The Earth Receiver is an E.L.F. (Extremely Low Frequency) receiver is designed to receive naturally occuring atmospheric radio signals in the 1 to 10 kHz range. This range is not generally used for routine radio communications, due to the giant antennas and high power levels needed to generate a useful signal. The lowest allocated radio frequency is 9 kHz. ELF is defined as those frequencies between 300 and 3000 Hz (0.3 to 3 kHz), while VLF (very low frequency) is defined as frequencies between 3 and 30 kHz. Below 9 kHz, there are many interesting naturally occuring radio signals generated by electrical activity in the earth and its atmosphere. These include sferics, chirps, whistlers, and the “dawn chorus”. The Earth and surrounding space produce a variety of naturally occurring radio phenomena from lightning storms, solar events, auroras, geologic activity, and other related natural events. The most common generator of natural radio signals are the ever present thunderstorms on our planet. There are several hundred to more than a thousand thunderstorms occuring on Earth at any one time. The tremendous energy and the dimensions of this activity all allow significant RF energy to be generated in the audio frequency range (30-15000 Hz, or 0.03 to 15 kHz). Since this energy is electromagnetic, we cannot directly hear it, even though it is in the audio range. It is often asked by those unfamiliar with electronics, and physics in general, why these low frequencies, in the audible range, cannot be heard by the unaided ear. The reason is the mode of propagation. These waves are electromagnetic in nature, while audible sounds are mechanical in nature, consisting of changes in pressure in the conducting medium (water, air, etc.). A number of radio hobbyists have become interested in this area of radio, and have built or purchased ready made receivers for this purpose. They have been called “Natural Radio Enthusiasts”, and there are a few groups on the internet that deal with this field. You can visit the website of the Long Wave Club of America, for lots of information on natural radio, and they have links to many other such sites. If you are interested in radio, astronomy, space science, weather, or geology you will surely want to investigate this area of VLF and ELF radio phenomena. And, it is quite easy to build this receiver kit to listen in on this part of the radio spectrum. It can be built at a cost equal to that of a pocket FM stereo receiver /casette player, and is similar in size and weight. One might think a huge antenna is needed at these low frequencies, but in practice a small whip antenna will allow atmospherics to be heard, An active antenna circuit is used for reception, with a receiver input impedance of more than 10 megohms. This allows the use of a short whip antenna of 0.3 to 1 meter in length. While no ground is needed, a short earth spike (a 20 to 35 cm length is adequate, a nail or a knitting needle works well) connected to the metal case of the receiver with a 1 to 2 meter length of wire greatly improves reception. Even in rocky soil areas, it should be easy to insert a short spike into the topsoil. Since the antenna impedance is so high, several thousand ohms ground resistance is acceptable. The kit is easy to build and no alignment or circuit adjustments are required. All components and an NC531 metal case with connectors, switches, hardware, and battery holder included to build the complete receiver. An optional collapsible antenna with mating BNC connector (NC1498) is available. Batteries (4-AA cells or 9V transistor battery) and stereo headphones not included, use any ordinary portable stereo headphones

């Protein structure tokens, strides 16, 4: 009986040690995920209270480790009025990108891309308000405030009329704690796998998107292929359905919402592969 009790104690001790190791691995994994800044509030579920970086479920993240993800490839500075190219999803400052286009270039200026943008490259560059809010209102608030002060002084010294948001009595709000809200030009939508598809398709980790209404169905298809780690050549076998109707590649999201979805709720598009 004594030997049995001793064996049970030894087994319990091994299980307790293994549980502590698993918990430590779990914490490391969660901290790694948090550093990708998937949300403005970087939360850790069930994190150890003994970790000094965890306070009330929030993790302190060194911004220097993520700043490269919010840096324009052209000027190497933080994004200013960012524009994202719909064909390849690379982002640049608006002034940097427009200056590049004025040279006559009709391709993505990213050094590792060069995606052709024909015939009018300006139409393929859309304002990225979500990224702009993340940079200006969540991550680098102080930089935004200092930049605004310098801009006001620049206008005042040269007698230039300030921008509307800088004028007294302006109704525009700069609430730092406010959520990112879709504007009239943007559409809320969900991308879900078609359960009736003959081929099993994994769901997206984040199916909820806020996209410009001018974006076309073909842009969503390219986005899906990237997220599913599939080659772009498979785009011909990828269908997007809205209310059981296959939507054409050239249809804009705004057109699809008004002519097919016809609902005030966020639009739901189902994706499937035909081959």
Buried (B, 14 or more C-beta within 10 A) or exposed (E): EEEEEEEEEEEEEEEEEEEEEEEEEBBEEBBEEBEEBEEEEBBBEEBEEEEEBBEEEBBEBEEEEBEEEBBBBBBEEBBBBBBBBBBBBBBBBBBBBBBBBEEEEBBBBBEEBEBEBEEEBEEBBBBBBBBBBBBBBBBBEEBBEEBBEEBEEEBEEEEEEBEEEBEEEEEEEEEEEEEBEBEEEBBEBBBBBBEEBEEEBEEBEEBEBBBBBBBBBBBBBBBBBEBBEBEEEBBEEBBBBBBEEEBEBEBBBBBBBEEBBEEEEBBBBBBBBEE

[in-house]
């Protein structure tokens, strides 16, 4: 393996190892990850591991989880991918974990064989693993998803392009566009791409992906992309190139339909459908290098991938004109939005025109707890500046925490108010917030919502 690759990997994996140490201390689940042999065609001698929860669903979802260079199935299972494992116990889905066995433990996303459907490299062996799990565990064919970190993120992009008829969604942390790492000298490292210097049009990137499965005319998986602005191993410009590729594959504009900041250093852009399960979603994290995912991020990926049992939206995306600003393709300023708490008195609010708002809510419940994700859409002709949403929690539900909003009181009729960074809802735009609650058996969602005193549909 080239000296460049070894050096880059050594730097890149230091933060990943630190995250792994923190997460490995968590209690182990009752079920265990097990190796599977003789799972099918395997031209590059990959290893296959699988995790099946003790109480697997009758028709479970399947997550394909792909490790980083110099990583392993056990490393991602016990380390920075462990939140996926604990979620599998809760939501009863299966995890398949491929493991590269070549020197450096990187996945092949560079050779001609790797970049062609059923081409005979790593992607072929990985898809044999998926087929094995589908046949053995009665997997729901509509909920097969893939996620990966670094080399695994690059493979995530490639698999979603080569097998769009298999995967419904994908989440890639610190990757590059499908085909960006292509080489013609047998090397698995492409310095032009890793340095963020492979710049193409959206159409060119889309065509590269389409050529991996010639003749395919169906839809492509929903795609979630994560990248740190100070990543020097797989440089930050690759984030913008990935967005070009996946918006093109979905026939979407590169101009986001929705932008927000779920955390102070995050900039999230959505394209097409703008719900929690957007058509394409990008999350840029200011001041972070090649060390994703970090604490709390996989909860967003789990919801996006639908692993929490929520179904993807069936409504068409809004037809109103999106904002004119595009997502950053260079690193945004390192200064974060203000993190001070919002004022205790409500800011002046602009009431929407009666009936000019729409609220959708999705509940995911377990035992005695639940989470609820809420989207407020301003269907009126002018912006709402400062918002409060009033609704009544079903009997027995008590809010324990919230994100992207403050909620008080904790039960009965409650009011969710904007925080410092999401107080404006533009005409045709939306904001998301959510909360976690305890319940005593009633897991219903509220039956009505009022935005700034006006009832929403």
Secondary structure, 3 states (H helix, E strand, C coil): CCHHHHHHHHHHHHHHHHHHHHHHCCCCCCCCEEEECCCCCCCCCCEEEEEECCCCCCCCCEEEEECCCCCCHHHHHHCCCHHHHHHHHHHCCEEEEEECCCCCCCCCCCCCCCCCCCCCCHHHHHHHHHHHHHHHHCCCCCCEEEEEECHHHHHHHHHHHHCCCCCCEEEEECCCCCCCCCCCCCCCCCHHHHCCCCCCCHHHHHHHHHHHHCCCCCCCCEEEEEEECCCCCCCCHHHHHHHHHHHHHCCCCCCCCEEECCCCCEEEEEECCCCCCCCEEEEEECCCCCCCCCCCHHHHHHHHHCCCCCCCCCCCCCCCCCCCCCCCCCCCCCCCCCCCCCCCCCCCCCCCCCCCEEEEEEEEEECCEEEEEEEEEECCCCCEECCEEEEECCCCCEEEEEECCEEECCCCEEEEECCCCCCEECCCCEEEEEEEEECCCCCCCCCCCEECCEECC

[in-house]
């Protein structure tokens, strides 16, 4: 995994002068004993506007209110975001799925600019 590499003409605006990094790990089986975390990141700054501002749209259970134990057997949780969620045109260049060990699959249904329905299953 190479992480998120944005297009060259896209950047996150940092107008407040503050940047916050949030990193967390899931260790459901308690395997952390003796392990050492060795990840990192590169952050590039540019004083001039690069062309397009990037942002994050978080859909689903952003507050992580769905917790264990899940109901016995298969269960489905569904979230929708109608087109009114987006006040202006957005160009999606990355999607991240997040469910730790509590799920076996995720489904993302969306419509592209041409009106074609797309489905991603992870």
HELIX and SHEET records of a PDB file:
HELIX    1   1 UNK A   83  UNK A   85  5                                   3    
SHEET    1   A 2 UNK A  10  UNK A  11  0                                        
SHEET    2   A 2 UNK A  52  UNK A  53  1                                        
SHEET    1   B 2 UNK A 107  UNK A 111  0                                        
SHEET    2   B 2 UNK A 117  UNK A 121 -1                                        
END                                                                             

Price (Assembled and Tested) $ 106.95 USD
Price (Kit) $ 64.95 USD
Optional Accessories: NC1498 Antenna $ 14.95 USD
Prices do not include shipping and handling
PO Box 200, Hartford NY 12838-0200
EMAIL: support@northcountryradio.com            Tel 518-854-9280           Internet http://www.northcountryradio.com